As cross-country coach Adam Bray became aware of his impending hiring back in September, one of his first phone calls was with redshirt senior Travis Mahoney.
During the conversation, Mahoney relayed to his future coach what his goals were for his final season with the team: become the Atlantic 10 Conference champion, the Mid-Atlantic Regional champion and an All-American at the NCAA Championship event in Louisville, Ky.
“Yeah, we can do that,” Bray said.
Mahoney proved the first-year coach right, placing 37th at nationals on Nov. 17, and becoming the first cross-country athlete in Temple history to achieve All-American honors. The finish caps off a season in which both the men’s and women’s teams adjusted to a new style of training while also gearing up for next year’s transition to the Big East Conference.
“[Mahoney] is the best track & field athlete in school history, there’s no doubt about it,” Bray said. “I’ll argue that he’s one of the best athletes in Temple history with what he’s accomplished.”
“This year, we got to the conference meet and he felt good and he caught fire a little bit,” Bray added. “His talent came out, you saw it. His determination and talent have carried him through the success he’s had. He’s setting the bar high for guys who are following him, and he’s taking Temple athletics to a new level that it needs to be at.”
While Mahoney has been the obvious standout star of the program, both the men’s and women’s teams kicked off their season without the Old Bridge, N.J.-native at the Friend Invitational, a Temple hosted event thrown in honor of the late Roswell Friend, a graduate who died in August 2011. Sophomores Cullen Davis and Jenna Dubrow impressed at the meet, as both placed in their respective races.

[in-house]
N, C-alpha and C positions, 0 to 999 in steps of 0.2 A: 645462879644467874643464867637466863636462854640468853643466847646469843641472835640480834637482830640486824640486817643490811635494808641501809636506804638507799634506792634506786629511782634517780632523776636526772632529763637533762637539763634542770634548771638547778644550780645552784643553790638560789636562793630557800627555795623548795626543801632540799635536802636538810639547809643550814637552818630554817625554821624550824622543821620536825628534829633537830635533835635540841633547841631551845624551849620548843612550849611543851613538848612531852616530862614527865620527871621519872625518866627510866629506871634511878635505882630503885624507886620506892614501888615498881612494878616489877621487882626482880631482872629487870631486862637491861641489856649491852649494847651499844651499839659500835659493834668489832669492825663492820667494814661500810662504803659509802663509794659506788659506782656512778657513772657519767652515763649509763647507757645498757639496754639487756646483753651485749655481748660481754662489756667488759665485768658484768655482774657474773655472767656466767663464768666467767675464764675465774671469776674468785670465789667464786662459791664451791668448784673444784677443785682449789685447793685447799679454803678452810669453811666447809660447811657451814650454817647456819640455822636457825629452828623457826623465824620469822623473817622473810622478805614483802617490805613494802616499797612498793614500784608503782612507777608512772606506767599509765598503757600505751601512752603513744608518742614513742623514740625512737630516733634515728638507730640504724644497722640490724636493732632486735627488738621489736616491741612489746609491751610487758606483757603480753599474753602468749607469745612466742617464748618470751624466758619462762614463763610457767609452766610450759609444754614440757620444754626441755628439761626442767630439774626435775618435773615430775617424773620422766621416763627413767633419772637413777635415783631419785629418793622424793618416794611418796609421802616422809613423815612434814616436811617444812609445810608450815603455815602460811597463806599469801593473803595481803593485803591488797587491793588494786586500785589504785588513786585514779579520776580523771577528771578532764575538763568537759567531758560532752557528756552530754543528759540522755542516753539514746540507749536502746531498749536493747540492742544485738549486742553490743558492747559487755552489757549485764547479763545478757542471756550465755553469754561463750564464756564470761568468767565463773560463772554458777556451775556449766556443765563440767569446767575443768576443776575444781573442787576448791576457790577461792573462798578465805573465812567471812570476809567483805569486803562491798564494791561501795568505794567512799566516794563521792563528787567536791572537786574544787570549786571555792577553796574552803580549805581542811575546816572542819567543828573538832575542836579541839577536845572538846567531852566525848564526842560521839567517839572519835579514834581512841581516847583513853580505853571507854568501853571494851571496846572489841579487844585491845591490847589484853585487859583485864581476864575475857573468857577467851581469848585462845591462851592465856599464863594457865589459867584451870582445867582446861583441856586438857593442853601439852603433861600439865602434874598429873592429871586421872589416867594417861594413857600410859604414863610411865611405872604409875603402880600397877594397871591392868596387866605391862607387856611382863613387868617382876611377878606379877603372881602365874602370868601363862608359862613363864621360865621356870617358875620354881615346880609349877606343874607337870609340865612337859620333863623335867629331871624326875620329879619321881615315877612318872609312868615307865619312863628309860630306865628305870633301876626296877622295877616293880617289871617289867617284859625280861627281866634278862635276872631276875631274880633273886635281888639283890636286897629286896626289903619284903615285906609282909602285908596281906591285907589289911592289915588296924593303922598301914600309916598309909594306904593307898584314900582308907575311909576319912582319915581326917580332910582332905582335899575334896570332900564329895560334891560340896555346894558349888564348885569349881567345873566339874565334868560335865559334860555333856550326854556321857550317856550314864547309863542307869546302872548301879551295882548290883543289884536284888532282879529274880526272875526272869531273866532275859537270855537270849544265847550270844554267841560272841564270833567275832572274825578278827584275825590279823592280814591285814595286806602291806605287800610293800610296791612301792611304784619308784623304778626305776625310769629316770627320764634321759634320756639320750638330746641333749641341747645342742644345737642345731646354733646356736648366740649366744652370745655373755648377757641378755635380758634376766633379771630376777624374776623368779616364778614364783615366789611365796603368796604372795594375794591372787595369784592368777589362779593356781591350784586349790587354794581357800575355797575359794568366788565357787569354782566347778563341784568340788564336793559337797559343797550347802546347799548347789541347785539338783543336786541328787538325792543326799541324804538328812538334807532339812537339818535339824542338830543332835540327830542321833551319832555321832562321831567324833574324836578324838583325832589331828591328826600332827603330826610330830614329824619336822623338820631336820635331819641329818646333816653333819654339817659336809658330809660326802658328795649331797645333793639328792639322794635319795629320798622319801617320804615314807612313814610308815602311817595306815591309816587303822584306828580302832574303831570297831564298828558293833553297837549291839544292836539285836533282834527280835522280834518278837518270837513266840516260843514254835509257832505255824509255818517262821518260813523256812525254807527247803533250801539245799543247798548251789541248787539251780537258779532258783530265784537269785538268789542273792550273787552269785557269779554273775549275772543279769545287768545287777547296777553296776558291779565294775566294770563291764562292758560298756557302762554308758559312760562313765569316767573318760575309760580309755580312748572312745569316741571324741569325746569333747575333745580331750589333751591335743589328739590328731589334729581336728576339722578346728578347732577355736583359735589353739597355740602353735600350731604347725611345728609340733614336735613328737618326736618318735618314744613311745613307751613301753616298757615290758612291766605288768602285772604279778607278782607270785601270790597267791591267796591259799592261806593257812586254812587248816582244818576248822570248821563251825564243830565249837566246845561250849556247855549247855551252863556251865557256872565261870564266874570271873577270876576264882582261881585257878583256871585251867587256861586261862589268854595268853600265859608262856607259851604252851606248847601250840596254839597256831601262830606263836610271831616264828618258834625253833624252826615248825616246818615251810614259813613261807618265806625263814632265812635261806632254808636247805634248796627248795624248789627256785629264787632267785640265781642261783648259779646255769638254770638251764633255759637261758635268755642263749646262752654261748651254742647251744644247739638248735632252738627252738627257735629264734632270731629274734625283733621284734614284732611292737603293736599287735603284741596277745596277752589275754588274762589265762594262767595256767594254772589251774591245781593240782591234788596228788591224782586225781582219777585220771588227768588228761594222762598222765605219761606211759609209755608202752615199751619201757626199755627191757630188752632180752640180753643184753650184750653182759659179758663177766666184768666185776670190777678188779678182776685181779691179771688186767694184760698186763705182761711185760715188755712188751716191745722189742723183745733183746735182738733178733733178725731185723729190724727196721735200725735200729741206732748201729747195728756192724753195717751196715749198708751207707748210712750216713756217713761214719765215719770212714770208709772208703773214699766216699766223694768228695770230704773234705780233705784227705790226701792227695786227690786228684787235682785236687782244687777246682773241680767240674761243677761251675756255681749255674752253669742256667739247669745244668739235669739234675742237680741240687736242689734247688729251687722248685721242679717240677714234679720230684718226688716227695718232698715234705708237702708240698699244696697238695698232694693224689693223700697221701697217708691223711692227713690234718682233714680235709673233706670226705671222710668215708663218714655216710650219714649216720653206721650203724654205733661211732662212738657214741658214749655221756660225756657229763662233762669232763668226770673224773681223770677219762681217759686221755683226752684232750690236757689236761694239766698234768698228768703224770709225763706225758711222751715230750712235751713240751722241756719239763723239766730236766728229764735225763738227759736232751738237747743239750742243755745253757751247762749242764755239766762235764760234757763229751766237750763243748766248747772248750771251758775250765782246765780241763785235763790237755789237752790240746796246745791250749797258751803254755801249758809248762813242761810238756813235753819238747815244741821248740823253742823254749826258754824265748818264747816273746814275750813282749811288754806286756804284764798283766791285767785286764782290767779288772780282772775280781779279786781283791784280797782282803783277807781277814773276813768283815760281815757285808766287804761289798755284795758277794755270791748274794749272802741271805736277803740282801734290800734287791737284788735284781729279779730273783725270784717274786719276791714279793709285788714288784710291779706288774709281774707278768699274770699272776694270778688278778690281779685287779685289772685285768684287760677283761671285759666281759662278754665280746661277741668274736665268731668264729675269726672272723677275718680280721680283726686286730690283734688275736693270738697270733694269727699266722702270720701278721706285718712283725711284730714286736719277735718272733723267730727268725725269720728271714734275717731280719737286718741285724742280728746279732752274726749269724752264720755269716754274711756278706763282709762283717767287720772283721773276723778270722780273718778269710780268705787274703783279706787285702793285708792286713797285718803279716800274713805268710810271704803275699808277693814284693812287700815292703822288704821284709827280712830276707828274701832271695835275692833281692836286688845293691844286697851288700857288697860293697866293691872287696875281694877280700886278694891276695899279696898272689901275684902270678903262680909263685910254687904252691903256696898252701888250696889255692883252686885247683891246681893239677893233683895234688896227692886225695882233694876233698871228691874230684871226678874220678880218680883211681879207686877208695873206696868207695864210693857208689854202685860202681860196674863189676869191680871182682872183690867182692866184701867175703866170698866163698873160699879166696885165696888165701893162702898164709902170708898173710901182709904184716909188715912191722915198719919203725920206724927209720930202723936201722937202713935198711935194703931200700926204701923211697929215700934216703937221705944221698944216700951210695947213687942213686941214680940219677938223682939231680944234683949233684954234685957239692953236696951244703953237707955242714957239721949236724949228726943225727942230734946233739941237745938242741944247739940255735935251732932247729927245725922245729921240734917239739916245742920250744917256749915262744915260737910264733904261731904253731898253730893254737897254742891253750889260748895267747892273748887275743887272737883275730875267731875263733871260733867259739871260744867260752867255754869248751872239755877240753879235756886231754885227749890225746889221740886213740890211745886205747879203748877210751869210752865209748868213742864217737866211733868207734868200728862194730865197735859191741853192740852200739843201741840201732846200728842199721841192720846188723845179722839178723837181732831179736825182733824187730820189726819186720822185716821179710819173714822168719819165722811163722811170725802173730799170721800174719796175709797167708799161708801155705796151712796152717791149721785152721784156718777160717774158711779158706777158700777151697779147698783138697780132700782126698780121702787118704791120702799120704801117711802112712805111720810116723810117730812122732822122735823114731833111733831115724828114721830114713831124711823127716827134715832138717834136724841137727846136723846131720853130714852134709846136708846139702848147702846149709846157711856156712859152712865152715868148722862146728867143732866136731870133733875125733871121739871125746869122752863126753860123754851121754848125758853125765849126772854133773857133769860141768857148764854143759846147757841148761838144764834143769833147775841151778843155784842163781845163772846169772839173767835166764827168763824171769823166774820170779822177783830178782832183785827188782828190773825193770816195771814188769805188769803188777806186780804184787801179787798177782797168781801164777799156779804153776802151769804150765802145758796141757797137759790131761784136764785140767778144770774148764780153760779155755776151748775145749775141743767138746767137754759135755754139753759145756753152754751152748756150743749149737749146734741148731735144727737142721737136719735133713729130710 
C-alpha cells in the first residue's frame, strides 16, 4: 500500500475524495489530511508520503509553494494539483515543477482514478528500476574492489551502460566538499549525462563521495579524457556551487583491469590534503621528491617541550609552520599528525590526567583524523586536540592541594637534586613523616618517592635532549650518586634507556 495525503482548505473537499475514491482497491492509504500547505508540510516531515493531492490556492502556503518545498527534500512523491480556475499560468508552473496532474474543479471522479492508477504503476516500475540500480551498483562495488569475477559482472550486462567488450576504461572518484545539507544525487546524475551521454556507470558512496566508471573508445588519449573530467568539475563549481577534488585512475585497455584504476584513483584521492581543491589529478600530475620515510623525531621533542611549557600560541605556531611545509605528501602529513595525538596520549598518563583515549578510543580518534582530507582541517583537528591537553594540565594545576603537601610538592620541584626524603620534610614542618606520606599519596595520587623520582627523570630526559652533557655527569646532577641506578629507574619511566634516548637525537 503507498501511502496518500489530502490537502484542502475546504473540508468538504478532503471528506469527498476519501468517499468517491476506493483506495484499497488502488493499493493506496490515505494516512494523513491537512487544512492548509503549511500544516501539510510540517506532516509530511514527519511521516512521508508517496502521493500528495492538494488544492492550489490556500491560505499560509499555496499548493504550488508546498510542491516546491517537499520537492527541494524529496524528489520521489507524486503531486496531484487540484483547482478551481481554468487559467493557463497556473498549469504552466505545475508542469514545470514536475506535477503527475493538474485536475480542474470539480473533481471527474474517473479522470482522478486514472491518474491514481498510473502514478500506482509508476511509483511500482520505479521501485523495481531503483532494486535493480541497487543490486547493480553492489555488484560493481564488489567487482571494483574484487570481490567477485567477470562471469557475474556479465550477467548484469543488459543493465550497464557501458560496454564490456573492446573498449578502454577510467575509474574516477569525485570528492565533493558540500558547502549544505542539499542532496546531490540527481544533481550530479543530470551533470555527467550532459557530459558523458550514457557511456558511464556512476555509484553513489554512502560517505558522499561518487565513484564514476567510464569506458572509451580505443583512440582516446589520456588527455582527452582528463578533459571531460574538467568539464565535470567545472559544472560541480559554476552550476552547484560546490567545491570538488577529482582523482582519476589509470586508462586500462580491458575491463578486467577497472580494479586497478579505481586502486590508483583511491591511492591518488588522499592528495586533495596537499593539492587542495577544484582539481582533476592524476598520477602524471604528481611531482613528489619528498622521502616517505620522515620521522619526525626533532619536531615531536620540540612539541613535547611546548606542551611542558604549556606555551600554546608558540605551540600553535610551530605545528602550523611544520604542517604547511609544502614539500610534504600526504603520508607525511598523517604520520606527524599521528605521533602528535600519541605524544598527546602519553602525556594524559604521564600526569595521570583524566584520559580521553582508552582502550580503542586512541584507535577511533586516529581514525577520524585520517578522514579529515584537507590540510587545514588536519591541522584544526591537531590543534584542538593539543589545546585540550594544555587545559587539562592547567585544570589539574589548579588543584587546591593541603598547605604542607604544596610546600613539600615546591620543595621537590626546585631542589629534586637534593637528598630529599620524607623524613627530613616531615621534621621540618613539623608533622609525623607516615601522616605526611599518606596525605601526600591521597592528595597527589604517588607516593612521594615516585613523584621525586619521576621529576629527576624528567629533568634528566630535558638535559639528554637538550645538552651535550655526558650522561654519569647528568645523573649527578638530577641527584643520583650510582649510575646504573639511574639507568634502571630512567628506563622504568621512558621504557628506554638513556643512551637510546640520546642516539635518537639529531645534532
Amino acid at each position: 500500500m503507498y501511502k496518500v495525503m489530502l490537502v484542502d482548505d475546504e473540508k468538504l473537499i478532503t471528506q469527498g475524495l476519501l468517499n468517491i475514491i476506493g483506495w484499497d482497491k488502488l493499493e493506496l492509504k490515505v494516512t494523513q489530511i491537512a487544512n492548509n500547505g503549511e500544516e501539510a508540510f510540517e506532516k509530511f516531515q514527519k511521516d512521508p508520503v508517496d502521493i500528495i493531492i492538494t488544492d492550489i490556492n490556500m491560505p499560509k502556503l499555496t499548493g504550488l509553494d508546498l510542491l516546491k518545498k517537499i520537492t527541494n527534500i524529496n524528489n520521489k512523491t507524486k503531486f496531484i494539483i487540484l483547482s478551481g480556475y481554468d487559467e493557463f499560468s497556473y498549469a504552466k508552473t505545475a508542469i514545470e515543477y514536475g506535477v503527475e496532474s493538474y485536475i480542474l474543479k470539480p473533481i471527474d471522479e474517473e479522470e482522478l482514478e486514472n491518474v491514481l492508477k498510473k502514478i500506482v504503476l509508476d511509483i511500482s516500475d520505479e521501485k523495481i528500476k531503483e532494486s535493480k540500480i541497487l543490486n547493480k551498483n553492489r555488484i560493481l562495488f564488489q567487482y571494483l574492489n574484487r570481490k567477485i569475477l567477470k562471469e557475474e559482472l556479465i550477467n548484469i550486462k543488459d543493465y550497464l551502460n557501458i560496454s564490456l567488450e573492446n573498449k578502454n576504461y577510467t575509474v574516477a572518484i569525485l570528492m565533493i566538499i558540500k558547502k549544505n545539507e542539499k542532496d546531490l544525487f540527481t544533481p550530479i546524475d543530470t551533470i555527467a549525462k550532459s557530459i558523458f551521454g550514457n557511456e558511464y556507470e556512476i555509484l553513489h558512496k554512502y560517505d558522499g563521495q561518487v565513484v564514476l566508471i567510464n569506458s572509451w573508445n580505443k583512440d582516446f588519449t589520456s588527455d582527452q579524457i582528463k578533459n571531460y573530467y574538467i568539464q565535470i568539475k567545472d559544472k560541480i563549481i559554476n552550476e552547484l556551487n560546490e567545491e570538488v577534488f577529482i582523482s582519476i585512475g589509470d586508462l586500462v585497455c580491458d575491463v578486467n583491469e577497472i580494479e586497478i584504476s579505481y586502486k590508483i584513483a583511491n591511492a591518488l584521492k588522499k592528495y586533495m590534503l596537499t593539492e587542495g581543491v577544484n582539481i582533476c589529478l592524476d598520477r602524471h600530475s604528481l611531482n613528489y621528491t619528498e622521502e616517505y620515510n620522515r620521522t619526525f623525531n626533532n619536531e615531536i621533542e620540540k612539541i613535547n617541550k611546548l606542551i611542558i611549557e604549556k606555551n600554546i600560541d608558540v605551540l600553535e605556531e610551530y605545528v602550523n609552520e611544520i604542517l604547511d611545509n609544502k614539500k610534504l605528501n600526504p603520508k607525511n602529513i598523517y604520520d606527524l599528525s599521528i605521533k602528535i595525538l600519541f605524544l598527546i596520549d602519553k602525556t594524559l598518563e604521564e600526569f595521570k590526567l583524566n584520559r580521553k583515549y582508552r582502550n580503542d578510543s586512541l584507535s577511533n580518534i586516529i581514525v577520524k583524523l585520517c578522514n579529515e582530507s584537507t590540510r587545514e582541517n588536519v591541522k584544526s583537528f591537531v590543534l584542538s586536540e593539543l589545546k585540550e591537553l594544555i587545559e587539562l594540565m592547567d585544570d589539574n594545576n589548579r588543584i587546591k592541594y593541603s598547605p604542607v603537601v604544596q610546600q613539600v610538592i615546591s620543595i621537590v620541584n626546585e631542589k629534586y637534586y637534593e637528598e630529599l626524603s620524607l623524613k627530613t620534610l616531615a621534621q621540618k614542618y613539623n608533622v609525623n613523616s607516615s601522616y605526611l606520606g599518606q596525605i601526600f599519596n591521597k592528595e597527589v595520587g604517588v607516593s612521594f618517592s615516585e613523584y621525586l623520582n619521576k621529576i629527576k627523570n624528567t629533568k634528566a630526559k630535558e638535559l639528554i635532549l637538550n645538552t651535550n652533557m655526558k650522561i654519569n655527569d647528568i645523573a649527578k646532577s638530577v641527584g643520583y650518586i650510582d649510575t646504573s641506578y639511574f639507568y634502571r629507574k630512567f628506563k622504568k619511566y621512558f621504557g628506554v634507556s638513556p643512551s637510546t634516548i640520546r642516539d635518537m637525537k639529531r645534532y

Mahoney returned to cross country action for the first time in nearly two years on Oct. 2 at the Paul Short Invitational, placing sixth out of the 332 athletes who participated in what is consistently one of the largest pools of talent in the country. His finish was the best at Paul Short in school history, just one of the many records Mahoney would slash by the season’s end.
Mahoney would go on to win his next three races: the Leopard Invitational, A-10 Championship and the Mid-Atlantic Regional Championship. He was the first Owl to win at any of the three events.
The A-10 Championship was a particularly notable event this year due to a number of reasons. For starters, it would be the final time both teams would participate in the meet before transitioning to the Big East next season. In addition, the event was hosted by Temple for the first time since it did so during the first A-10 Championship back in 1982, as both races were held at nearby Belmont Plateau.
With Mahoney’s victory at the A-10 Championship, the men’s team earned a program-best fourth-place finish, coming within six points of earning runner-up status.
Dubrow led the women’s team at the event, more than halving her placement last year with a 25th place finish. Aside from junior Anna Pavone, who cut her previous placement in half as well, the rest of the team struggled to keep up and placed 14th overall. Bray said he recognizes the team is in need of improvement.
“I think the men’s team is definitely further ahead than the women’s team,” Bray said. “The women are young. But you add some more pieces to the puzzle, and they can improve. A lot of it is confidence. That contributes a lot to success, and that’s what I’m trying to instill in them.”
The women’s team was hampered by the departure of freshman Christin Bettis who left the team due to personal reasons before the conference meet. In addition, freshman Janie Augustyn redshirted due to injury problems before the season.